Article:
Creating Success Together: Lin Loring and Ramiro Azcui
Dec. 20, 2006
In sports, teams are constantly working to build a successful coaching staff. They want a coach that works well with the athletes, that knows the game. And the right chemistry on a coaching staff can lead to success. The byproduct of that success is that a good assistant coach can get hired away by another program at any time. For this reason, many coaching staffs aren't together for more than a couple of years.
Loring, who is the winningest coach in NCAA history with 677 wins, is in his 30th year at Indiana. He hired Azcui in 1992 from Truman State University, where he was the head coach for both the men's and women's tennis teams. At Truman, Azcui was the 1991 and 1992 Mid-America Intercollegiate Athletic Association (MIAA) Men's and Women's Coach of the Year.
The duo has led Indiana to a 231-142 (.619) overall record during its time at Indiana, with a 118-52 (.694) record in Big Ten competition.
Azcui says that their coaching styles are a little different, but they complement each other, which has helped the players.
"We both concentrate a lot on skill instruction," Azcui said. "We teach similarly, but we may say different things. The girls know that we aren't going to contradict each other in terms of what we are telling them and what changes we are making."
Loring says that Azcui sometimes helps him see a situation in a different light.
"I think that it is always good to have two sets of eyes when you are looking at someone," Loring said. "We don't always agree on things, so I think it is good to get a different perspective."
The longevity of their coaching careers has also helped with recruiting. In addition to a strong program on the court, they have created a welcoming environment for players.
"I think it is easier when we can show the recruits that we treat our program like a family," Azcui said. "They enjoy seeing that there is not going to be much change. Coach (Loring) has been here for 30 years. Our players know that once they are here they are going to get continuity. They know exactly what they are getting."
Loring also notes that the family atmosphere has been created over the years because of the life events that each coach has gone through while at Indiana.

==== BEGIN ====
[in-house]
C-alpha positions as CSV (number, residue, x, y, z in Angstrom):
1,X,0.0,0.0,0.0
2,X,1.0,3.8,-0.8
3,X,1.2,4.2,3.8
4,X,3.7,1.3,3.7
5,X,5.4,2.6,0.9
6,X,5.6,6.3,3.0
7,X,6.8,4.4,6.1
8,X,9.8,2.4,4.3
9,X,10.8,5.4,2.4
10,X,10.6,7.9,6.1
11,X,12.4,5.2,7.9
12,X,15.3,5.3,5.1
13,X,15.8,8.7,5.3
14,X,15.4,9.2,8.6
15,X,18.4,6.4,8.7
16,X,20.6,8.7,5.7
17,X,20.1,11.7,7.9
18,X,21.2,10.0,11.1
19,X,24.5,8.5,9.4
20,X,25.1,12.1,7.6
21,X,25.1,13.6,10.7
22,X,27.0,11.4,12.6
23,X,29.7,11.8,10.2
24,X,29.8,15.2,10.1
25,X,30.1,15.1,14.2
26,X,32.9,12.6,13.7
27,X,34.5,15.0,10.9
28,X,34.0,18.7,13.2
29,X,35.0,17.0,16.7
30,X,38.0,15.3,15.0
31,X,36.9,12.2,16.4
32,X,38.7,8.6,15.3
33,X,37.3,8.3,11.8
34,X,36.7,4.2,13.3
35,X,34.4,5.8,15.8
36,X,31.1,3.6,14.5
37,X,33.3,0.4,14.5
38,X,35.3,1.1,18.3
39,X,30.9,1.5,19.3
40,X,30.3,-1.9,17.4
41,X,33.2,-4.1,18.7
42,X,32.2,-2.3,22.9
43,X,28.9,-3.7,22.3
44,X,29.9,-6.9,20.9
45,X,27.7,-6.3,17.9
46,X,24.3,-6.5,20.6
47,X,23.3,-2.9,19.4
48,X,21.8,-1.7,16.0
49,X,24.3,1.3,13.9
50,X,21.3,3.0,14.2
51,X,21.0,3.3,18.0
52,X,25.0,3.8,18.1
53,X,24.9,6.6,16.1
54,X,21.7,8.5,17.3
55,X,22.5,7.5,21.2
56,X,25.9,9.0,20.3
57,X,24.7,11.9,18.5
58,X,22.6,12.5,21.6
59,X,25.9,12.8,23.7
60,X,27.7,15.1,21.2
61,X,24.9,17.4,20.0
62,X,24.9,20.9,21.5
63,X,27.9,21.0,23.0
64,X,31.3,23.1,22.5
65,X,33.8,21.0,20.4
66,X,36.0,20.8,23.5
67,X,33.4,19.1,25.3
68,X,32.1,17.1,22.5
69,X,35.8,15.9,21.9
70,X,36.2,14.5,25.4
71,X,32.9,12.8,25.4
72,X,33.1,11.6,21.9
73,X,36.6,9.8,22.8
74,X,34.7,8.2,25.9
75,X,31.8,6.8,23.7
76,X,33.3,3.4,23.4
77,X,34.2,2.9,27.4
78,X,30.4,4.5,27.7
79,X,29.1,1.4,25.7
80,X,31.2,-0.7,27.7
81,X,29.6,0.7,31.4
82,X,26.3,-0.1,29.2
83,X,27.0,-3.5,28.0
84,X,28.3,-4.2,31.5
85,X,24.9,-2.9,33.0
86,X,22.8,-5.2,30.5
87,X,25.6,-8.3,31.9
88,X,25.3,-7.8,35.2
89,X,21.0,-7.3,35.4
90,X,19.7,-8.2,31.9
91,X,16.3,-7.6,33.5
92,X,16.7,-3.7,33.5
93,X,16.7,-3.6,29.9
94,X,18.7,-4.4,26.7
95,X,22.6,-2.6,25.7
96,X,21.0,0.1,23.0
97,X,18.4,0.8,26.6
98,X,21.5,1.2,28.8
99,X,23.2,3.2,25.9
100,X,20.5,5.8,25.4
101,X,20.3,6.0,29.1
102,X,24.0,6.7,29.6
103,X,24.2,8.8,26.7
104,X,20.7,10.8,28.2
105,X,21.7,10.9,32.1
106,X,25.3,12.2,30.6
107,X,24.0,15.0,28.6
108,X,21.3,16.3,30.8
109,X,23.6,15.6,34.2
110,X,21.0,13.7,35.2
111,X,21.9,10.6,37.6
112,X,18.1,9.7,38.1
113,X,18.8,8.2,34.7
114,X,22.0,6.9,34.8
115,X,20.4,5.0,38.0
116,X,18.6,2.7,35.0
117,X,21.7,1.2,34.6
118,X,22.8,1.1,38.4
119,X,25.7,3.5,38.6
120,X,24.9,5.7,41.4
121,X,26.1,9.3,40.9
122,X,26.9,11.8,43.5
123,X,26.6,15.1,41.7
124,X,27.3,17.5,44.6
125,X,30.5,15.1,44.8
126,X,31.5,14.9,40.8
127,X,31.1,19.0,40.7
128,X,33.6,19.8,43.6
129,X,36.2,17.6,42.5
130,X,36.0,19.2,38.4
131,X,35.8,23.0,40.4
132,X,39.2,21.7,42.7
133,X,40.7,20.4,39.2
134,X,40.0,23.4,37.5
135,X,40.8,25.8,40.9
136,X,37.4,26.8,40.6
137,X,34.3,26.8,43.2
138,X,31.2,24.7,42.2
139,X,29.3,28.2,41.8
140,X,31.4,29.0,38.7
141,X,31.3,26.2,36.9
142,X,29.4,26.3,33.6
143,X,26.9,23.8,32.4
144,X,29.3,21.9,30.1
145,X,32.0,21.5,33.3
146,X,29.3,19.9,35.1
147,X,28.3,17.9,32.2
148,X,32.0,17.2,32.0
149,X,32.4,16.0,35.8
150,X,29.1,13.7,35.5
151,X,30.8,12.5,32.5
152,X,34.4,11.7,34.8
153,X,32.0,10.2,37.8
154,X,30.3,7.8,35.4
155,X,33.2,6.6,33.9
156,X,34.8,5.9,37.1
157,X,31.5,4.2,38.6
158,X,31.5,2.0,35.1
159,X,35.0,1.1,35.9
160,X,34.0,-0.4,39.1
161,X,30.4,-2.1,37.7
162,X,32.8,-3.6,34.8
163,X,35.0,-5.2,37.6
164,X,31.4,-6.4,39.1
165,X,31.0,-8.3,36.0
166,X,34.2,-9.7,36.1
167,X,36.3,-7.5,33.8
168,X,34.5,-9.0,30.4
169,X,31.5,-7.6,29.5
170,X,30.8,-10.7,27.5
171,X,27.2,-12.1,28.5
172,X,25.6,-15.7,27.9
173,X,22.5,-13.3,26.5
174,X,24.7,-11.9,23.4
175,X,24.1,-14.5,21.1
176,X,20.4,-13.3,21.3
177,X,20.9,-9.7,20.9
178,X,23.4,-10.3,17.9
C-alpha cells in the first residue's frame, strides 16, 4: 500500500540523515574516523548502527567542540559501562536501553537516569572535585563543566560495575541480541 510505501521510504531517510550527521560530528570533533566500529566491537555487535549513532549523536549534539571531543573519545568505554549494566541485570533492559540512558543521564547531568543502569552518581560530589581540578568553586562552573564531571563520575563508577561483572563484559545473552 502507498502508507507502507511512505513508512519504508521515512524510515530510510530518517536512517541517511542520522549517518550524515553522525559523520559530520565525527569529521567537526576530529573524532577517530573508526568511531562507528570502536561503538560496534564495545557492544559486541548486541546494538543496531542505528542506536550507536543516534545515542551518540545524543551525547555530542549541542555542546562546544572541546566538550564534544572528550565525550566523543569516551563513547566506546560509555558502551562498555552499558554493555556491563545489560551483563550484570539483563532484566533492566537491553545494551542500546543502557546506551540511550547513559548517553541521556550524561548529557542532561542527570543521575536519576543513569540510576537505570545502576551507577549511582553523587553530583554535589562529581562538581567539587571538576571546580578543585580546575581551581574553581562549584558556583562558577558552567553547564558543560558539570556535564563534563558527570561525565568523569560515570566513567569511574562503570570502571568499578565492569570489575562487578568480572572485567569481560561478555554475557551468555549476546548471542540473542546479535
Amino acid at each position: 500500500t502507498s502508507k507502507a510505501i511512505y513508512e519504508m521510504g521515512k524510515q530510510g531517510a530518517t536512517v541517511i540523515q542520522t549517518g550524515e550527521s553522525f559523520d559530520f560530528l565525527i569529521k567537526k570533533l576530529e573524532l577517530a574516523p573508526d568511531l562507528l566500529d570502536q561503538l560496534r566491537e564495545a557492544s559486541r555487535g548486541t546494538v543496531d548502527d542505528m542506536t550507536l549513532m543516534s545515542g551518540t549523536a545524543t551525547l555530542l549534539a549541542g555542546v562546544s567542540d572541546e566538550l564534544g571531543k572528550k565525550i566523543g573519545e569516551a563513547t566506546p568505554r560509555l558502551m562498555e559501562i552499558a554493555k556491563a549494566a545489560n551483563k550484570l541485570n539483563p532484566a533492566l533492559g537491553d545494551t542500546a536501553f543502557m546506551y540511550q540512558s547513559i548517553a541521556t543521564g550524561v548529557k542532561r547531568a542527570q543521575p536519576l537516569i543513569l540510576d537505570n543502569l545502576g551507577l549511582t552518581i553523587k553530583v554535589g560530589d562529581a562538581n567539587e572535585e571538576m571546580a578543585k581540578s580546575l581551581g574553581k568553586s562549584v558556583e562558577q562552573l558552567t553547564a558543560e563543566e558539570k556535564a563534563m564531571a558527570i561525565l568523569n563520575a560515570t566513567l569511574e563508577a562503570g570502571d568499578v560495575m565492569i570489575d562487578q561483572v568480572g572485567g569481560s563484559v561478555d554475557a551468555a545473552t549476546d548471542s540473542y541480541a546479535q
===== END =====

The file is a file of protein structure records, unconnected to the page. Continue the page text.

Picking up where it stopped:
"When we started working together, neither of us had kids and I wasn't married," Loring said. "Now we each have two kids. We have seen each others' families grow up. We have been there for most of the big events in each others' lives the past 15 years."
According to Loring and Azcui, working together for so long has helped both of them become more efficient coaches.
"It has helped me because I am not always training an assistant coach," Loring said. "Ramiro has a great working relationship with everyone in the athletic department, so I really let him do a lot of things that a new assistant coach wouldn't know how to do. We each have things that we do. It saves a lot of people time and effort, which has been extremely helpful."
Azcui agrees that they each have their roles.
Despite the fact that his success with Loring has made him a commodity, Azcui has no plans to leave Bloomington anytime soon.
"Bloomington has been such a great place to live and raise a family," Azcui said. "I have been offered a couple of jobs, but I turned them down. I don't have that desperate need to say that I am moving on just to be a head coach, because I have already been a head coach. I enjoy it here; it is a great place to live. Indiana University is an incredible institution. I have never felt the need to move on that quickly.
"Coach (Loring) is the winningest coach in NCAA history. I feel like I am becoming a better coach every day at Indiana, learning from him and from all the things that he does for the players. It's all a great learning experience."
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